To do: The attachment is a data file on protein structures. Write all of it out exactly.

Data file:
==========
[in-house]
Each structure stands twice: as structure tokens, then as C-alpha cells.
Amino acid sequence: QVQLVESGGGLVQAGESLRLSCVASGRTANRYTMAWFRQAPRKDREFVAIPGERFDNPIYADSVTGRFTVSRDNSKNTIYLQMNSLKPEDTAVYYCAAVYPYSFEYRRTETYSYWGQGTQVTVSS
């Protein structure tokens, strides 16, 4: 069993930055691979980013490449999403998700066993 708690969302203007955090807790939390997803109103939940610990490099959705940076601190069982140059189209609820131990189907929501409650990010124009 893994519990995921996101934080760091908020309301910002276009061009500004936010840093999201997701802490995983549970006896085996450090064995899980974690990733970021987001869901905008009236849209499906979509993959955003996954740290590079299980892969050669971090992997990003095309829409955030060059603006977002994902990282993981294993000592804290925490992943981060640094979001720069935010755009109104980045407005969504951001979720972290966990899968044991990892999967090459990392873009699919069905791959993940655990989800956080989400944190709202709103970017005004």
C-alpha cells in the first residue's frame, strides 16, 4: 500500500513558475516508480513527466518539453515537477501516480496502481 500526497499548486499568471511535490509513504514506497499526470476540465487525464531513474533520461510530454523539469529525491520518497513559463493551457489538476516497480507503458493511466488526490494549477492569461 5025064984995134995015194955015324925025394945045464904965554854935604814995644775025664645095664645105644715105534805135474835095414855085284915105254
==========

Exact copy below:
[in-house]
Each structure stands twice: as structure tokens, then as C-alpha cells.
Amino acid sequence: QVQLVESGGGLVQAGESLRLSCVASGRTANRYTMAWFRQAPRKDREFVAIPGERFDNPIYADSVTGRFTVSRDNSKNTIYLQMNSLKPEDTAVYYCAAVYPYSFEYRRTETYSYWGQGTQVTVSS
């Protein structure tokens, strides 16, 4: 069993930055691979980013490449999403998700066993 708690969302203007955090807790939390997803109103939940610990490099959705940076601190069982140059189209609820131990189907929501409650990010124009 893994519990995921996101934080760091908020309301910002276009061009500004936010840093999201997701802490995983549970006896085996450090064995899980974690990733970021987001869901905008009236849209499906979509993959955003996954740290590079299980892969050669971090992997990003095309829409955030060059603006977002994902990282993981294993000592804290925490992943981060640094979001720069935010755009109104980045407005969504951001979720972290966990899968044991990892999967090459990392873009699919069905791959993940655990989800956080989400944190709202709103970017005004």
C-alpha cells in the first residue's frame, strides 16, 4: 500500500513558475516508480513527466518539453515537477501516480496502481 500526497499548486499568471511535490509513504514506497499526470476540465487525464531513474533520461510530454523539469529525491520518497513559463493551457489538476516497480507503458493511466488526490494549477492569461 5025064984995134995015194955015324925025394945045464904965554854935604814995644775025664645095664645105644715105534805135474835095414855085284915105254